Lefkas Town has four museums, the oddest being the Lefkas Phonograph Museum's collection of old gramophones. Other sights include the 17th-century Faneromeni Monastery set in pine woods on the hills above. It also boasts a wide variety of cultural events and festivals; it even has its philharmonic orchestra.
The town has no beach, but a four kilometre stretch of sand and pebble lies across the lagoon at Yra, also spelt Gyra; very popular with windsurfers. Daily buses leave for all the main island resorts.
The pleasing beaches, good roads and attractive offshore islets off the east coast of Lefkas have lured the big package tour operators, with the area around Nidri, the primary target of tourist development. Despite an idyllic setting, Nidri has bowed to the demands of cut-price tourism with fast food outlets and neon-lit music bars the order of the day. Many east coast resorts lie in sheltered bays and, as a result, are favourite stopover ports of call for yacht flotillas.
The port resort of Lygia, or Ligia, lies about five kilometres south of Lefkas Town on the main coast road. This busy road runs through the middle of the village and skirts the waterfront tavernas and bars.
Visitors staying in Lefkas Town often stop off here on the way to Nidri while holidaymakers based here will head to Lefkas Town for the night-life.
Visitors complain of a lack of choice, both in tavernas and their menus and many cafes will close in the low season. The Lygia beaches aren't great either – small patches of shingle, sheltered and quiet, with views across to the mainland and Agios Georgios castle.
Many pleasant walks thread through the pine woods and olive groves surrounding the resort, notably in the Paradisos area and the enticingly named Valley of Love (Kilada tou Erota).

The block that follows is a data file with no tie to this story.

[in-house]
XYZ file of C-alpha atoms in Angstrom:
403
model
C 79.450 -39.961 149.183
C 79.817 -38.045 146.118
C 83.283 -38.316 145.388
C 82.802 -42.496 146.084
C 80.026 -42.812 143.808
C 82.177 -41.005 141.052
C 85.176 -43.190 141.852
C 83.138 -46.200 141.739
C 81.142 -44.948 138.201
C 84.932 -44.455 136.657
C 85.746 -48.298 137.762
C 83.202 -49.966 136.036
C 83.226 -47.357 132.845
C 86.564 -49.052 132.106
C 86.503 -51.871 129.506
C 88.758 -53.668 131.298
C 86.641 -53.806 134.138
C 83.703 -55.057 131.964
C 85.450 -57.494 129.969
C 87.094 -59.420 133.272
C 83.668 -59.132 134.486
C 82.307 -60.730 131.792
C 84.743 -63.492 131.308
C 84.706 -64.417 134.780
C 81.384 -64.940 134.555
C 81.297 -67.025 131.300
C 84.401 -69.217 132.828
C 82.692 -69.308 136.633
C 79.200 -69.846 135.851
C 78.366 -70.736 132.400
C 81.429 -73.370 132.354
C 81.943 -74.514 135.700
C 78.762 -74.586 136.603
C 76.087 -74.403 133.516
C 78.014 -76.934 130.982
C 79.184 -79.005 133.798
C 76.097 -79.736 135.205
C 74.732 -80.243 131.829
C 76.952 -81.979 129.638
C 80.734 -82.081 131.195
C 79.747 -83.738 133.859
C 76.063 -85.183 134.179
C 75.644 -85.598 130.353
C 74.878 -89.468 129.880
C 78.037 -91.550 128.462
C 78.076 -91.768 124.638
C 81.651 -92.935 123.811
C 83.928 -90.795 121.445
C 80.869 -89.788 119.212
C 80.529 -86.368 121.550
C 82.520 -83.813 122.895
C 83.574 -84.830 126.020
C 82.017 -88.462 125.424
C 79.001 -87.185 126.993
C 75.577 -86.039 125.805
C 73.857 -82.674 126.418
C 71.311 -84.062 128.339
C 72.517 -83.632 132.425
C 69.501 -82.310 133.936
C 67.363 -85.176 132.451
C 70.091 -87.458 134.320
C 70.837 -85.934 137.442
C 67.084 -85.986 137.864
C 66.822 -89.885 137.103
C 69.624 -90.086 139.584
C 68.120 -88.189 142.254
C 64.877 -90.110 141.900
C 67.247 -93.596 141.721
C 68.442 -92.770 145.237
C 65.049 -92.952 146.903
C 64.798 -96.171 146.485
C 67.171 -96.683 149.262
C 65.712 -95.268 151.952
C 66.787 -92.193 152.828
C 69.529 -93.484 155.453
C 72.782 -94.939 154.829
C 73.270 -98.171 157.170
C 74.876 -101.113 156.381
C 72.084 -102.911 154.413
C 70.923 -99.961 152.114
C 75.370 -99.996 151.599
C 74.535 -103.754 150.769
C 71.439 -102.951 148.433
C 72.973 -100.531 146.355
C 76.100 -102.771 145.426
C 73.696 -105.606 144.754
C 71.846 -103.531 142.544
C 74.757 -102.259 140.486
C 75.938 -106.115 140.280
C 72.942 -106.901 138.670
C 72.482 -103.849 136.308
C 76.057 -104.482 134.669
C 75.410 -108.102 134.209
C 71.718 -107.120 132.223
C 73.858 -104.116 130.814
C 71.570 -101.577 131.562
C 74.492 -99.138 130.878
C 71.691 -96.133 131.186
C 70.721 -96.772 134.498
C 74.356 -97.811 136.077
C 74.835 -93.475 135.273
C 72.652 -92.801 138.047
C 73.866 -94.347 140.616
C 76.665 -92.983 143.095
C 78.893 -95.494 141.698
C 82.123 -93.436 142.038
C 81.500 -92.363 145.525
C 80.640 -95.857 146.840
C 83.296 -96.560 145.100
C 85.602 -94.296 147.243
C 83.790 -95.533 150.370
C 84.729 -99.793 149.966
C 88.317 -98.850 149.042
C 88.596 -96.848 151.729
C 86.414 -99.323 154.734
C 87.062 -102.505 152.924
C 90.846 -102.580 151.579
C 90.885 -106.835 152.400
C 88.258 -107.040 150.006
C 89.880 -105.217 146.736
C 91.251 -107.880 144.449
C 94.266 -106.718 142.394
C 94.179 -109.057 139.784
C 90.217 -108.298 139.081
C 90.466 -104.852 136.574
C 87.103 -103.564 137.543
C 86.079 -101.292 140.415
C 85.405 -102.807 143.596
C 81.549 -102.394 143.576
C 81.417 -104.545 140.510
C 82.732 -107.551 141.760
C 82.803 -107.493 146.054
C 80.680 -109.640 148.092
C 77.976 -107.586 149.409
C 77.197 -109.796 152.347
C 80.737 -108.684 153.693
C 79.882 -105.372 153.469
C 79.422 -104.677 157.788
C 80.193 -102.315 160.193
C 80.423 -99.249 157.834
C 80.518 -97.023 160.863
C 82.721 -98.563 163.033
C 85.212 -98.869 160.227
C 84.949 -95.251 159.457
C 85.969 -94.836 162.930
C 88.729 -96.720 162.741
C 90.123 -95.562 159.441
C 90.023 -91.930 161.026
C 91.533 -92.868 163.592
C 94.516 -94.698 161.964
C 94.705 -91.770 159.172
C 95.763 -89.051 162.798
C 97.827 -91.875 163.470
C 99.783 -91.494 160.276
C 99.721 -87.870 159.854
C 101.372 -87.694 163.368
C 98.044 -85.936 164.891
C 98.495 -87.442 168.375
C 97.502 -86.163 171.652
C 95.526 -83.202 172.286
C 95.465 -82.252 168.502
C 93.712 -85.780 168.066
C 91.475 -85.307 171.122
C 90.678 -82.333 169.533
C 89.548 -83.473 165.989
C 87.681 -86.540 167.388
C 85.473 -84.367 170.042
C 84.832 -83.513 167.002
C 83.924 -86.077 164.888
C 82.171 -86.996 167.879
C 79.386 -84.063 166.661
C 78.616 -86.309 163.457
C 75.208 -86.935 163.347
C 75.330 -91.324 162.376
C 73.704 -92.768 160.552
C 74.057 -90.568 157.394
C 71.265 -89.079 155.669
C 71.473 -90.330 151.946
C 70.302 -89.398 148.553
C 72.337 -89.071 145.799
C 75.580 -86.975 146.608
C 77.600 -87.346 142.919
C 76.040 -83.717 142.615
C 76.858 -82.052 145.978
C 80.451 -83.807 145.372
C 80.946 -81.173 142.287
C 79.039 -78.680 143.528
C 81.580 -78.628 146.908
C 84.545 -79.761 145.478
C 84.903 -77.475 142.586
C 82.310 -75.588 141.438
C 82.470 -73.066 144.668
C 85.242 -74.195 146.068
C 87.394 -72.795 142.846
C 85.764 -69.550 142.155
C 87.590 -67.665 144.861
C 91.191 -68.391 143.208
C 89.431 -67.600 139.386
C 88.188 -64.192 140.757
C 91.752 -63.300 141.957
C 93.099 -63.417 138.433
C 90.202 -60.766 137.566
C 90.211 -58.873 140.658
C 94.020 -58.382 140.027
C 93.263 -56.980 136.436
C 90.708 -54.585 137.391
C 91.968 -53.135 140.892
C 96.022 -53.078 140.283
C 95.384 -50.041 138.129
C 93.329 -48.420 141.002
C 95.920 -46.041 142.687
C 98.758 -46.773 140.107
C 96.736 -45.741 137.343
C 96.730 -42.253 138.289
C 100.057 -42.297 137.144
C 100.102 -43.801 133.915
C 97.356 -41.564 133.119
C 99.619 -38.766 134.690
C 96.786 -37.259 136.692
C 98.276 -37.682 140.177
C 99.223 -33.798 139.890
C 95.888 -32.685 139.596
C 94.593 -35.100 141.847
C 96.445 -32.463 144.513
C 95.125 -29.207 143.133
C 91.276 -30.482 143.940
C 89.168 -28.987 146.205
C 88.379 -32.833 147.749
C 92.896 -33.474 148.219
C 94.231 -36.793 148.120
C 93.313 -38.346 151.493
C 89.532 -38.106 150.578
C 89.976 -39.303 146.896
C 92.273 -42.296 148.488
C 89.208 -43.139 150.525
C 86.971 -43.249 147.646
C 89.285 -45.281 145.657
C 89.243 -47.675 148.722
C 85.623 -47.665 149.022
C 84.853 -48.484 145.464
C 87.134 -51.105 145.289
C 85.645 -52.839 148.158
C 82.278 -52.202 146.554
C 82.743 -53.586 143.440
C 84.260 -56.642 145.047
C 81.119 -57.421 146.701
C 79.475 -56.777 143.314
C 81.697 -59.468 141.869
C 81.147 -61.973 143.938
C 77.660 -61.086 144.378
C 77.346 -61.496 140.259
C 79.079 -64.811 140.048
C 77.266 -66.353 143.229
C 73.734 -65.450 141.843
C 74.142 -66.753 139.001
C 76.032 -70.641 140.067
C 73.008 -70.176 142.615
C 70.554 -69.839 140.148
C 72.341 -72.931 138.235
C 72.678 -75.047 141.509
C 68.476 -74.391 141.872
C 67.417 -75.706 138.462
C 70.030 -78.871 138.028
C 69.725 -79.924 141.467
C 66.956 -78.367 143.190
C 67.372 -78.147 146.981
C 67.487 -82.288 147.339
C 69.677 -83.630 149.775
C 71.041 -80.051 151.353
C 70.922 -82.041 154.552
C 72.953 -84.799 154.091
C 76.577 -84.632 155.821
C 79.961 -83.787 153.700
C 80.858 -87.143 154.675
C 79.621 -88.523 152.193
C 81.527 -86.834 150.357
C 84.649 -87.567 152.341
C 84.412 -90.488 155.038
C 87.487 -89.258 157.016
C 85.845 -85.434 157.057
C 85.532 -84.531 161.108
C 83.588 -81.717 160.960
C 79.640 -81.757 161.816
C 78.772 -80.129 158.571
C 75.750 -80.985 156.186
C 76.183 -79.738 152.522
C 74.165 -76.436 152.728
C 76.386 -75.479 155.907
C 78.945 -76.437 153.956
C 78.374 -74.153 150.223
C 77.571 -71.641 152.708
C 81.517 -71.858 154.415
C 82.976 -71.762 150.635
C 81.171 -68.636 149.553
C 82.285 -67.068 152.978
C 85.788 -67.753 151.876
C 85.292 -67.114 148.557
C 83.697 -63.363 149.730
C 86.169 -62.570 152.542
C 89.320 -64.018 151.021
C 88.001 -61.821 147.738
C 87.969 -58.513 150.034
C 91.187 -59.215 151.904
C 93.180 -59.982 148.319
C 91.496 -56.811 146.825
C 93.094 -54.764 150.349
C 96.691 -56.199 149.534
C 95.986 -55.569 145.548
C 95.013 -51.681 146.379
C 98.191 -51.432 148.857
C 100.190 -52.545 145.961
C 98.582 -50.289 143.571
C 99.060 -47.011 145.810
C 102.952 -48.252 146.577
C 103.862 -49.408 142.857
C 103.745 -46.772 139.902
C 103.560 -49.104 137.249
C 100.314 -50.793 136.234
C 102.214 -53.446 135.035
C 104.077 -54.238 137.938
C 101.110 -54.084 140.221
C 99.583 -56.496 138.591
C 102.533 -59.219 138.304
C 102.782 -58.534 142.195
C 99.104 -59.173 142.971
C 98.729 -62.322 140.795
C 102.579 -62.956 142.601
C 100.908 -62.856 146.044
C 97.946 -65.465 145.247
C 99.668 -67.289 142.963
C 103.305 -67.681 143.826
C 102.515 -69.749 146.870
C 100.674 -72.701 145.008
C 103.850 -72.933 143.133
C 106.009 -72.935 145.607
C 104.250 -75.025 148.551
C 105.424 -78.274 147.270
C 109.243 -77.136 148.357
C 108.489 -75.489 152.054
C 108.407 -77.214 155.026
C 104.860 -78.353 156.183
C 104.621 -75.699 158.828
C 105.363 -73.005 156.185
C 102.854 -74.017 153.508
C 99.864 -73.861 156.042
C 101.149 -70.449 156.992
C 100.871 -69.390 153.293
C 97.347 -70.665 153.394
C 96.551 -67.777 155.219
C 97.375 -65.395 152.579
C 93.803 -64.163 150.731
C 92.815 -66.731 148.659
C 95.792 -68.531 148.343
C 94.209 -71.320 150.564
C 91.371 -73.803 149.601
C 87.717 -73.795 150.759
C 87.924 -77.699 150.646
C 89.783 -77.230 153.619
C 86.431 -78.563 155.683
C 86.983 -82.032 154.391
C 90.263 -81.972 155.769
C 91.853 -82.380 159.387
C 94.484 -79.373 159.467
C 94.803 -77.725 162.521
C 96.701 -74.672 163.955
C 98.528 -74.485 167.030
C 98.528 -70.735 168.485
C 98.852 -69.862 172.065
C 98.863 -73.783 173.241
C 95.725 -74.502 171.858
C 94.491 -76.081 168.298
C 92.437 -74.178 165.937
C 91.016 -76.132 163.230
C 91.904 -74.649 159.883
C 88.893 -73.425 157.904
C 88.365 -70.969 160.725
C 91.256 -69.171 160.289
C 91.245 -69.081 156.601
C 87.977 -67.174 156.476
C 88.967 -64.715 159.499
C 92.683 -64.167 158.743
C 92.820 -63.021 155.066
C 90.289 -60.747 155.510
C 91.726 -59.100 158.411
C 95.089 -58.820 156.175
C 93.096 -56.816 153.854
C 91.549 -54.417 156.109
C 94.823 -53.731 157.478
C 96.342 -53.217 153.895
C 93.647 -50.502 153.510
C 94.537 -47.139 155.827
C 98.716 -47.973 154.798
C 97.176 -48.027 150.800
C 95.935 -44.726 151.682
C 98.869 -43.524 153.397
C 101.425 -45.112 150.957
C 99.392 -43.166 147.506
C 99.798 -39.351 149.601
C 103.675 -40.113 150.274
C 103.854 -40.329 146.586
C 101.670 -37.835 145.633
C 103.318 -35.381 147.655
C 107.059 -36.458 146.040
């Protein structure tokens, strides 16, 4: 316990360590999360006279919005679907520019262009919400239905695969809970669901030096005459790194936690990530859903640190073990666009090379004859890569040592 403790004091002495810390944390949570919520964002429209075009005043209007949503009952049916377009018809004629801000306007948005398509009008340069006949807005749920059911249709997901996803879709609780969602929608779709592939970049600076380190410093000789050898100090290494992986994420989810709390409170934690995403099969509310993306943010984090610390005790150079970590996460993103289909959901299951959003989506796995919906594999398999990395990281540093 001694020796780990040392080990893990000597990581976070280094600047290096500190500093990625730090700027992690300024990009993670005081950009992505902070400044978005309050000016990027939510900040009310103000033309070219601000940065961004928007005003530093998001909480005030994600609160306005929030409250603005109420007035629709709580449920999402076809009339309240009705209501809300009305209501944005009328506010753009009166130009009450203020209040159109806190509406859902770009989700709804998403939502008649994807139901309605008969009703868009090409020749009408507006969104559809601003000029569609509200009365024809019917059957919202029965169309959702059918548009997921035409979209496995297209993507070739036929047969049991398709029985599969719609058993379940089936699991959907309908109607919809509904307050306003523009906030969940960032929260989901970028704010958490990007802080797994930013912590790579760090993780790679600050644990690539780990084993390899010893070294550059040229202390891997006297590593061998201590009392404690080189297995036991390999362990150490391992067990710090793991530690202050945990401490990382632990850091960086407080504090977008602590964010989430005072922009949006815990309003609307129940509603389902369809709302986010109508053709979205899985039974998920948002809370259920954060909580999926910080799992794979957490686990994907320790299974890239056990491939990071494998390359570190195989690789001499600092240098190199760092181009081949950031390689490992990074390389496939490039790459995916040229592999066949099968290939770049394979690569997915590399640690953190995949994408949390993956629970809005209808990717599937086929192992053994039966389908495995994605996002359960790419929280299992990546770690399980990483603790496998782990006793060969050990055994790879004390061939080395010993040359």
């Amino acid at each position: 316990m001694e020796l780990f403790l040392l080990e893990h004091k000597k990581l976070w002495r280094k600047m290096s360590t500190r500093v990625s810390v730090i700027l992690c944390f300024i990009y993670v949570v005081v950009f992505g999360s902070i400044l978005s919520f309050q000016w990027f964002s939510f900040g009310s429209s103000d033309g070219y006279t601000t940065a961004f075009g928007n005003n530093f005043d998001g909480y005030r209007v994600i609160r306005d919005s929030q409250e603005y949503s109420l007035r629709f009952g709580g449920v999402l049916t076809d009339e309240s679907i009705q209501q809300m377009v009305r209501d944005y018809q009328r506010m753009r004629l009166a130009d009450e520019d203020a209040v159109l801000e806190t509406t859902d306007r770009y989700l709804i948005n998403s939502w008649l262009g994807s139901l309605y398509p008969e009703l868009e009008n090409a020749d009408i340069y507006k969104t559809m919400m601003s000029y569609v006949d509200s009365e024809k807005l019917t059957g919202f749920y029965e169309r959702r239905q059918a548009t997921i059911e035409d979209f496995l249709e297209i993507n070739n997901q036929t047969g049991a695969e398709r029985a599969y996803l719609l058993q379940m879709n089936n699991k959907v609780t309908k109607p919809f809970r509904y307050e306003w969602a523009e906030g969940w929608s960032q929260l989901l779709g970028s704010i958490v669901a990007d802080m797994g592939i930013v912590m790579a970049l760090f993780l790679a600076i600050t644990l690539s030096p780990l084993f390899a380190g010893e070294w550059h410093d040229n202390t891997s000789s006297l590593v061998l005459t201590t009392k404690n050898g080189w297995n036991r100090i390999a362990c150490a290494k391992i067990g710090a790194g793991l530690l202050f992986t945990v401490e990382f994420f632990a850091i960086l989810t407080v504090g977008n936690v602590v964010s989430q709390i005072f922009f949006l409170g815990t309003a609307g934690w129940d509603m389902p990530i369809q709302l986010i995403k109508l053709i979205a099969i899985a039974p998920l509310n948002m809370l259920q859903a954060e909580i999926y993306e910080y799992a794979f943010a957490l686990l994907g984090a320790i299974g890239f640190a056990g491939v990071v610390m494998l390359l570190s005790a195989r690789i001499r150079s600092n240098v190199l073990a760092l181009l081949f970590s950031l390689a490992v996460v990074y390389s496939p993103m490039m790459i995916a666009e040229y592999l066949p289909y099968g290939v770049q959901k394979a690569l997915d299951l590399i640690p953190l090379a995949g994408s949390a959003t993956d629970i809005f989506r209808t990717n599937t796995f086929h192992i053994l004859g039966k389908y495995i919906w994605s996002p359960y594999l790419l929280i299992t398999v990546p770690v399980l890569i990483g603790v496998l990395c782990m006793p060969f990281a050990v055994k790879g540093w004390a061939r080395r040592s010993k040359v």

Inland from Lygia and about 15 kilometres south-west of Lefkas Town is the mountain village of Karya, with a central square full of taverna tables laid out beneath a huge, shady plane tree.
Karya is worth a visit to see the local Karysaniki embroidery, once a vital part of the national island dress. Visitors are unlikely to glimpse the women of Karya village wearing the national dress today, except in village festivals, but the embroidery is on sale in the local shops.
There are displays of Lefkas embroidery, along with other household artefacts, at the Museum of Folklore on the edge of the village and more examples are at the Museum of Folk Art in Lefkas Town.
The traditional hill village of Lazarata is north-east of Karya and surrounded by craggy cliffs, olive groves, towering cypress and lush mountain scenery.
Like Karya, the village has a traditional shady square with tavernas and cafes. Visitors should look out for the two notable churches of Agios Dionissios and Agios Spiridonas, the latter with an impressive tower and an 18th-century belfry.
Lazarata is a good area for walking, and every turn seems to offer a stirring view of red-roofed houses, neat vineyards, olive groves, citrus plantations and lush woodland. Lazarata is an ideal spot for a traditional rural Greek holiday.